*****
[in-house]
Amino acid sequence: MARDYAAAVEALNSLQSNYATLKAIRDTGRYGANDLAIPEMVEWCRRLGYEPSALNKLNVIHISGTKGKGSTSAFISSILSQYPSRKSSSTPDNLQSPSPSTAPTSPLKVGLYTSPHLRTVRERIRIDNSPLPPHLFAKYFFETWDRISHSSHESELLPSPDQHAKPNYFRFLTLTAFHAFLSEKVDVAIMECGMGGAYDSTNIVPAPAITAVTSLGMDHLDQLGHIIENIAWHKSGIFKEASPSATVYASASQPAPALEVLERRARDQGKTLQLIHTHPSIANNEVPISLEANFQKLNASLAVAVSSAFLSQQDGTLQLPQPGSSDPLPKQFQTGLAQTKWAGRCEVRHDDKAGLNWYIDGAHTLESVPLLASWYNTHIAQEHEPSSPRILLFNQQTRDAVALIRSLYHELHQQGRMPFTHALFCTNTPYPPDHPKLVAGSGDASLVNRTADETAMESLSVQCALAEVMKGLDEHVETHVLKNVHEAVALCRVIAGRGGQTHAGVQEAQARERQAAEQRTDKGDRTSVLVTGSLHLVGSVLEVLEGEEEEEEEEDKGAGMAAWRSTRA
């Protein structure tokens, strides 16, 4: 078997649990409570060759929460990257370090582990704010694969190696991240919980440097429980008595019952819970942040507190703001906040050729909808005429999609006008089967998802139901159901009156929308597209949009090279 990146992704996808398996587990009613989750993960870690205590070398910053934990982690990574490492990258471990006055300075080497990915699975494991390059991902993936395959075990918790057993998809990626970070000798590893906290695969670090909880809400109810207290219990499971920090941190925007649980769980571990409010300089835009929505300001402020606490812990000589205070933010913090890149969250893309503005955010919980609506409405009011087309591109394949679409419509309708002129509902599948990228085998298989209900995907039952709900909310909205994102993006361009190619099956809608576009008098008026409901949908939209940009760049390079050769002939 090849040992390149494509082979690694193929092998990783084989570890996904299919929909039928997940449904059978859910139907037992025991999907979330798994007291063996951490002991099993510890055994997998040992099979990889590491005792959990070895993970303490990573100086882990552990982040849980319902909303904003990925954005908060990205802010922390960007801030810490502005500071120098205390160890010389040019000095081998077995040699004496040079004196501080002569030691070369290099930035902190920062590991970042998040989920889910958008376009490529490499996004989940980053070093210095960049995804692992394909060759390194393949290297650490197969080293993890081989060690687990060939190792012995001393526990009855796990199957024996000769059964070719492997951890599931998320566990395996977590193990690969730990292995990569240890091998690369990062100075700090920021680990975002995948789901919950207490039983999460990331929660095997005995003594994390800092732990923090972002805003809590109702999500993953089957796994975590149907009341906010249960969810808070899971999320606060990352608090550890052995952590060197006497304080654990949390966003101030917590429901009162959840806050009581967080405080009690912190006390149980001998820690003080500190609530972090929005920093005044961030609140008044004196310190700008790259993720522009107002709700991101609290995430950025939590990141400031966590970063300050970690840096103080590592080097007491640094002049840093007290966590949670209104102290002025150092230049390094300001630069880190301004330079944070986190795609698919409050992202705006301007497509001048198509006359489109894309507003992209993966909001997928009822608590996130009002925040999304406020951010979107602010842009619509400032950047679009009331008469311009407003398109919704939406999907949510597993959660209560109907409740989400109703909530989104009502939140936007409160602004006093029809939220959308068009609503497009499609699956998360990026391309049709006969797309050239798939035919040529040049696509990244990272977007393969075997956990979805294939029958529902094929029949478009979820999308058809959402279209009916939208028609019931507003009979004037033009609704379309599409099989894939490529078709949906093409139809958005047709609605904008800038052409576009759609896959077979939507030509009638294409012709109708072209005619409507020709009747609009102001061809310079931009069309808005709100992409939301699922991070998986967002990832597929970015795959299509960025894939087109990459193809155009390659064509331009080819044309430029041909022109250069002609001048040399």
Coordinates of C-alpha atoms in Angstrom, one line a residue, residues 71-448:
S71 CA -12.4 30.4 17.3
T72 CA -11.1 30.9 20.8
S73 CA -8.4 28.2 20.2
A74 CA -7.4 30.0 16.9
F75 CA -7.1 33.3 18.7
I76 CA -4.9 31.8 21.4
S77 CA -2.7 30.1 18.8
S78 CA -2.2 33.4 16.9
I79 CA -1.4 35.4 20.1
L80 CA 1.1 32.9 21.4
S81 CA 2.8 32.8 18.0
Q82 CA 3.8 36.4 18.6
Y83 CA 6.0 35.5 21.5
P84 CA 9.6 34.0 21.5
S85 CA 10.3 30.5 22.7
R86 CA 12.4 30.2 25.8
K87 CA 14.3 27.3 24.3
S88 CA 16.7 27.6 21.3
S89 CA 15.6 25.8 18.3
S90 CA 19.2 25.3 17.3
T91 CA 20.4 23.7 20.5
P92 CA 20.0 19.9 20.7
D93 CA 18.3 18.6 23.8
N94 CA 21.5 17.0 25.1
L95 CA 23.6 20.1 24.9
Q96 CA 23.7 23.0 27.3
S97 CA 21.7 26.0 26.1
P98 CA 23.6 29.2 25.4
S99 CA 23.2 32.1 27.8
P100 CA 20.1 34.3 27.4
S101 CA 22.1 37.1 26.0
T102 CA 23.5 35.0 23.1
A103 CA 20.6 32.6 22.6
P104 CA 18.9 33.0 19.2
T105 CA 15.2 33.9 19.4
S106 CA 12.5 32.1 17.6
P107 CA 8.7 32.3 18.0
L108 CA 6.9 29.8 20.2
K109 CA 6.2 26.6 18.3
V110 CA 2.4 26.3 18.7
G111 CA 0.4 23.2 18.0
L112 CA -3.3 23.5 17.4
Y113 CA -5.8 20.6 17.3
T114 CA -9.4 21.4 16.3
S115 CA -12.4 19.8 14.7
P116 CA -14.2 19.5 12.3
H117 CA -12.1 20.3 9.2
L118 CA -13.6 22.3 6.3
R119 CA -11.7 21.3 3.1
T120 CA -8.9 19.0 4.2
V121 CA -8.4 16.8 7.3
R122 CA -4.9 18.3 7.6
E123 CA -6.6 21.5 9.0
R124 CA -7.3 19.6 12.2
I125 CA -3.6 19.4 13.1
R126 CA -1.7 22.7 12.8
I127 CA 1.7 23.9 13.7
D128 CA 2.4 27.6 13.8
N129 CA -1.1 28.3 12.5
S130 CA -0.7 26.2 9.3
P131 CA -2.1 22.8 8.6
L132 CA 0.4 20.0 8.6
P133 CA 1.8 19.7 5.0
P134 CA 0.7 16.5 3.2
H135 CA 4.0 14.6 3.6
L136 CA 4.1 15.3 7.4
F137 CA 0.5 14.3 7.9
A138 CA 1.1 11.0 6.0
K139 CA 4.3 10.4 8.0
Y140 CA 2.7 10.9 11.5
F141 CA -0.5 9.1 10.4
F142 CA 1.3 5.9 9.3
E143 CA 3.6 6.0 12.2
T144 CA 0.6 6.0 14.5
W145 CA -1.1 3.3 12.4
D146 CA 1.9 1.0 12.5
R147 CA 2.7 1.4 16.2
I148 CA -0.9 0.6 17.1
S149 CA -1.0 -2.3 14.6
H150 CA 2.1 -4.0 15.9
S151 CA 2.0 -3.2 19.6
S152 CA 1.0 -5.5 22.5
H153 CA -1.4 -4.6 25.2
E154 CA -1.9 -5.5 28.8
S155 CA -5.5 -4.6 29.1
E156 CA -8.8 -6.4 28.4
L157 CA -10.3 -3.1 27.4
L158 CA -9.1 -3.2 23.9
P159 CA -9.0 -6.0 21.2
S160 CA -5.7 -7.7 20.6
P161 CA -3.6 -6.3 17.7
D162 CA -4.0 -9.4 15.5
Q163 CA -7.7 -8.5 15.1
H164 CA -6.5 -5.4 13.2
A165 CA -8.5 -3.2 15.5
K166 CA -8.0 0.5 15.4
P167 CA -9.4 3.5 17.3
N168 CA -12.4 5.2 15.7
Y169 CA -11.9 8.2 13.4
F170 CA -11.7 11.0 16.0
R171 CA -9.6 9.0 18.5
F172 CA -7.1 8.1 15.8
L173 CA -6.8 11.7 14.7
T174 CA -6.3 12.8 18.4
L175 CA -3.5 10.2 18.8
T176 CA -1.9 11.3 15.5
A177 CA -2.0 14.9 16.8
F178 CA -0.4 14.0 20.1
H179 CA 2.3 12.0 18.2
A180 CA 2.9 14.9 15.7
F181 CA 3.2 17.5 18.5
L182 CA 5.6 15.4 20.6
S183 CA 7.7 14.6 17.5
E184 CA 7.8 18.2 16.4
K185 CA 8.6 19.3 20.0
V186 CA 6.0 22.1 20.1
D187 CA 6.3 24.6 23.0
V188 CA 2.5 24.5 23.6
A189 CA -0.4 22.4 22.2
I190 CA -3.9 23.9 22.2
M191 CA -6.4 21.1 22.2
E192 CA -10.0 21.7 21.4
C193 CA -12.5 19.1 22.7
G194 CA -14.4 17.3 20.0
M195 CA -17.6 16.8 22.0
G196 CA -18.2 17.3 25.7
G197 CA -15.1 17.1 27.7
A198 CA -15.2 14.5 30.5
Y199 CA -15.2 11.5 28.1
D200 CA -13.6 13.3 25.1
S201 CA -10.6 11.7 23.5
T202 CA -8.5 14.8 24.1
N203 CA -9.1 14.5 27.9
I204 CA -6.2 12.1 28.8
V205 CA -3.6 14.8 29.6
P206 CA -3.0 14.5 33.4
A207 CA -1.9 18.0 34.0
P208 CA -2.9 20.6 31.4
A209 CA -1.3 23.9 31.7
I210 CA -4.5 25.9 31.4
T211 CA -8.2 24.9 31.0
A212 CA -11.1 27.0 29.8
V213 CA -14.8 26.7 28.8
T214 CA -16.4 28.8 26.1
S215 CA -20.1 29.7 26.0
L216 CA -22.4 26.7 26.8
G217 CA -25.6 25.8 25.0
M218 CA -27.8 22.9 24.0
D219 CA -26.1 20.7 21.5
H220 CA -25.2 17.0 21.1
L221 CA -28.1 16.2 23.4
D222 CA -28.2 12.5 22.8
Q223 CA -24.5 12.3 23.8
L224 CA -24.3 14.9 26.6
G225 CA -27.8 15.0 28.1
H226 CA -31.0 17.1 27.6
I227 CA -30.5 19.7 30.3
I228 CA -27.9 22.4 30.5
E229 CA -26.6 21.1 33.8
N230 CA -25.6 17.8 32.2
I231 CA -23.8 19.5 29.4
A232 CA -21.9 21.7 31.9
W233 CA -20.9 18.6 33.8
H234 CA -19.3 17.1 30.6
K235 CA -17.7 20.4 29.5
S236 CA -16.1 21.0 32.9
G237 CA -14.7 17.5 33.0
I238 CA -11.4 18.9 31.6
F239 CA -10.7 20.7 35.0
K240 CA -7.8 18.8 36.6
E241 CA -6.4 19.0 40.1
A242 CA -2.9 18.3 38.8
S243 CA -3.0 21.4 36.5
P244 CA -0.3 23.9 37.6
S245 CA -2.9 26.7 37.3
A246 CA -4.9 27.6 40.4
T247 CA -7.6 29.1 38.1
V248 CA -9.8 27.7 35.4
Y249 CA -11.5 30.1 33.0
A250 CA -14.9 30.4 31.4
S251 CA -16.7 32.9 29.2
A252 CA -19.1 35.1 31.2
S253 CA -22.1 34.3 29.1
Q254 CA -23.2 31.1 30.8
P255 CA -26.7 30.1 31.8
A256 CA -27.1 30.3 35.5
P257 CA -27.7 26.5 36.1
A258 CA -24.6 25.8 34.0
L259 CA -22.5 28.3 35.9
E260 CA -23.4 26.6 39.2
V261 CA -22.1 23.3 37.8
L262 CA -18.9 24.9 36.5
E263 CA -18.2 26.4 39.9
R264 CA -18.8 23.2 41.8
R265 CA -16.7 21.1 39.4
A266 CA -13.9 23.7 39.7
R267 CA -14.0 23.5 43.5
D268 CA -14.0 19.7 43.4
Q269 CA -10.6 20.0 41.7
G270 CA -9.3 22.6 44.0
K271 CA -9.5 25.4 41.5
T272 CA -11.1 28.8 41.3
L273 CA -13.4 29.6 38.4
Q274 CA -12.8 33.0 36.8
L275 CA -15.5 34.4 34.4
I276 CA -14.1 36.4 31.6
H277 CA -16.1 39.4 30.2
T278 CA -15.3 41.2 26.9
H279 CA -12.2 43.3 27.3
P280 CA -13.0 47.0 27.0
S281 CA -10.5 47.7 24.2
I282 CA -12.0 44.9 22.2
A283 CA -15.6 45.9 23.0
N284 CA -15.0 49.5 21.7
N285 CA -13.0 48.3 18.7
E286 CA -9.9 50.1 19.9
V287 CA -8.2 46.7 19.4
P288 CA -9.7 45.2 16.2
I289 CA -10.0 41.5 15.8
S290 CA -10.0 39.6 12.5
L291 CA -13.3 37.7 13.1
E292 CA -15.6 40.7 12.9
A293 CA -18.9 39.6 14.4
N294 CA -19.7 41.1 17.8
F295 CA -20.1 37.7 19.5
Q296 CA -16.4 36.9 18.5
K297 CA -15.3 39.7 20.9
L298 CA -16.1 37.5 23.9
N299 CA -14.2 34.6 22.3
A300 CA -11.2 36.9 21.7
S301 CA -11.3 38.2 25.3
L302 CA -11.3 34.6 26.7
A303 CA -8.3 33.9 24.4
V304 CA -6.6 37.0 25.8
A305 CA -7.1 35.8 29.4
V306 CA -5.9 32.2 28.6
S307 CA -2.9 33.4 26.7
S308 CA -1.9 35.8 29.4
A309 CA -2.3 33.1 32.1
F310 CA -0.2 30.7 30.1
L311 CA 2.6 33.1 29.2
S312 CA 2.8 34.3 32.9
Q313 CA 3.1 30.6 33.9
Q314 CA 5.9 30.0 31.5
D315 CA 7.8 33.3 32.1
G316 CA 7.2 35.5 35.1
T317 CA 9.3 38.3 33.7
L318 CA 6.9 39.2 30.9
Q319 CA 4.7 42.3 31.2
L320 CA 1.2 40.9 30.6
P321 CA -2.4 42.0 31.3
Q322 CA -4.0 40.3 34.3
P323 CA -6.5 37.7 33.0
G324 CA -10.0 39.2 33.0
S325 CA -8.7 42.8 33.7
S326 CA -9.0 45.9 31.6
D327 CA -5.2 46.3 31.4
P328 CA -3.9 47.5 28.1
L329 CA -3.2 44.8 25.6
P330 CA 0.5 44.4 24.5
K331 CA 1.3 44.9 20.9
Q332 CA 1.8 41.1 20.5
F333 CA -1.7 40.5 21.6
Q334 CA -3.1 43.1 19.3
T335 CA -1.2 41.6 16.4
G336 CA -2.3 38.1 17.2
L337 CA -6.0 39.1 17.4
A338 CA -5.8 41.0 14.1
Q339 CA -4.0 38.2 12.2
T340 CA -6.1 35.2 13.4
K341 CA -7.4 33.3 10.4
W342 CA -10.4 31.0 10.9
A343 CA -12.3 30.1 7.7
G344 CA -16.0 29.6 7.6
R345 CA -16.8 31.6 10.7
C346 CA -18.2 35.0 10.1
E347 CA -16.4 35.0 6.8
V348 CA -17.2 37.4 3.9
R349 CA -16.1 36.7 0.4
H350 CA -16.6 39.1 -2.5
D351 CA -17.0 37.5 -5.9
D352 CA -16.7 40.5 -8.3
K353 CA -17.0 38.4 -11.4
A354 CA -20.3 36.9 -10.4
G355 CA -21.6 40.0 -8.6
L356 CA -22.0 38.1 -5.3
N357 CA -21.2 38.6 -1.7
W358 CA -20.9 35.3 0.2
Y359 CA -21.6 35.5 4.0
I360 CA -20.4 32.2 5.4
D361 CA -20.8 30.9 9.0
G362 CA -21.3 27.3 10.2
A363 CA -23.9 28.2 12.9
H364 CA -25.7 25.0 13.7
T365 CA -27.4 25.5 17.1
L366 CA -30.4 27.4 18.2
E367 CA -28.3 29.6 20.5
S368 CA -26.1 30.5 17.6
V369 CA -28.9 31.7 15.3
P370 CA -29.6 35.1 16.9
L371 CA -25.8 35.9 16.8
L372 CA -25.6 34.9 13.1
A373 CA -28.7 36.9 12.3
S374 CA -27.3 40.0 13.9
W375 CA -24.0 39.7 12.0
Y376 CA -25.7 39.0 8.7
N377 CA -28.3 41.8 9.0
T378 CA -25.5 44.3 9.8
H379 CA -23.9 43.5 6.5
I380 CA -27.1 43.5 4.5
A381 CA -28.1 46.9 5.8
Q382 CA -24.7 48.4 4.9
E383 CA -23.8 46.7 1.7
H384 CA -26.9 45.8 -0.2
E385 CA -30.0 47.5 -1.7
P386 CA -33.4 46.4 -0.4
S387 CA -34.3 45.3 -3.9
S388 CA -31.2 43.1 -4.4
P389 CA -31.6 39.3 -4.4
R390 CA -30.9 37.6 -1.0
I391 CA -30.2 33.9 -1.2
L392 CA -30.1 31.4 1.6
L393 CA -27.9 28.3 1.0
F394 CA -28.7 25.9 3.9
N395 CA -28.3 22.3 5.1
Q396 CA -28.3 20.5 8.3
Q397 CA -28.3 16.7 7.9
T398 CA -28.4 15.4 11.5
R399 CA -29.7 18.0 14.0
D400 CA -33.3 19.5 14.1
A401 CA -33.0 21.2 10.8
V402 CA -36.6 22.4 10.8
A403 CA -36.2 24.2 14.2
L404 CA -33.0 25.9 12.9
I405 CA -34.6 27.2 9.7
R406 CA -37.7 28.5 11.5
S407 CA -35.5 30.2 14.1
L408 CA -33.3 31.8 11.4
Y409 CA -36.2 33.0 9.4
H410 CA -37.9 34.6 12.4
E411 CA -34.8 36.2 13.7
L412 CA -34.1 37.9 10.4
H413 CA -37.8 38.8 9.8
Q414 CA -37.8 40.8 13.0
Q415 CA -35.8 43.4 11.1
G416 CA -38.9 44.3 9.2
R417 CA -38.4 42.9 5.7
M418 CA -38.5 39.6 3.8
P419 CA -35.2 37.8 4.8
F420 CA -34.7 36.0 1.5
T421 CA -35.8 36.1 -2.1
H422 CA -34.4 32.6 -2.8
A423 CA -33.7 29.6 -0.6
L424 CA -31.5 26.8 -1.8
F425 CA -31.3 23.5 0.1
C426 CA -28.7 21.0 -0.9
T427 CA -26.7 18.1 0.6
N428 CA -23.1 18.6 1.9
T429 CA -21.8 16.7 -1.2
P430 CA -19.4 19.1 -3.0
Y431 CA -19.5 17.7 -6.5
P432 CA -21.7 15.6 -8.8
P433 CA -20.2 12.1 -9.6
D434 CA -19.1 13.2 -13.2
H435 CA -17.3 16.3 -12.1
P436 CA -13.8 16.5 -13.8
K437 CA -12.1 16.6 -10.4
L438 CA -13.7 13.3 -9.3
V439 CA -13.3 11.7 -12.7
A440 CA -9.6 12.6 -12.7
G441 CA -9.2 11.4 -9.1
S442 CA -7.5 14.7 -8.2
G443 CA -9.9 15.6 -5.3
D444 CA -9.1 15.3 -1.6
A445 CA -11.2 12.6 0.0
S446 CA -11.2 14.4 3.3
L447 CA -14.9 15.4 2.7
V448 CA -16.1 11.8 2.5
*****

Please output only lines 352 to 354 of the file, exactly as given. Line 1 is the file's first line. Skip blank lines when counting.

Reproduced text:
M418 CA -38.5 39.6 3.8
P419 CA -35.2 37.8 4.8
F420 CA -34.7 36.0 1.5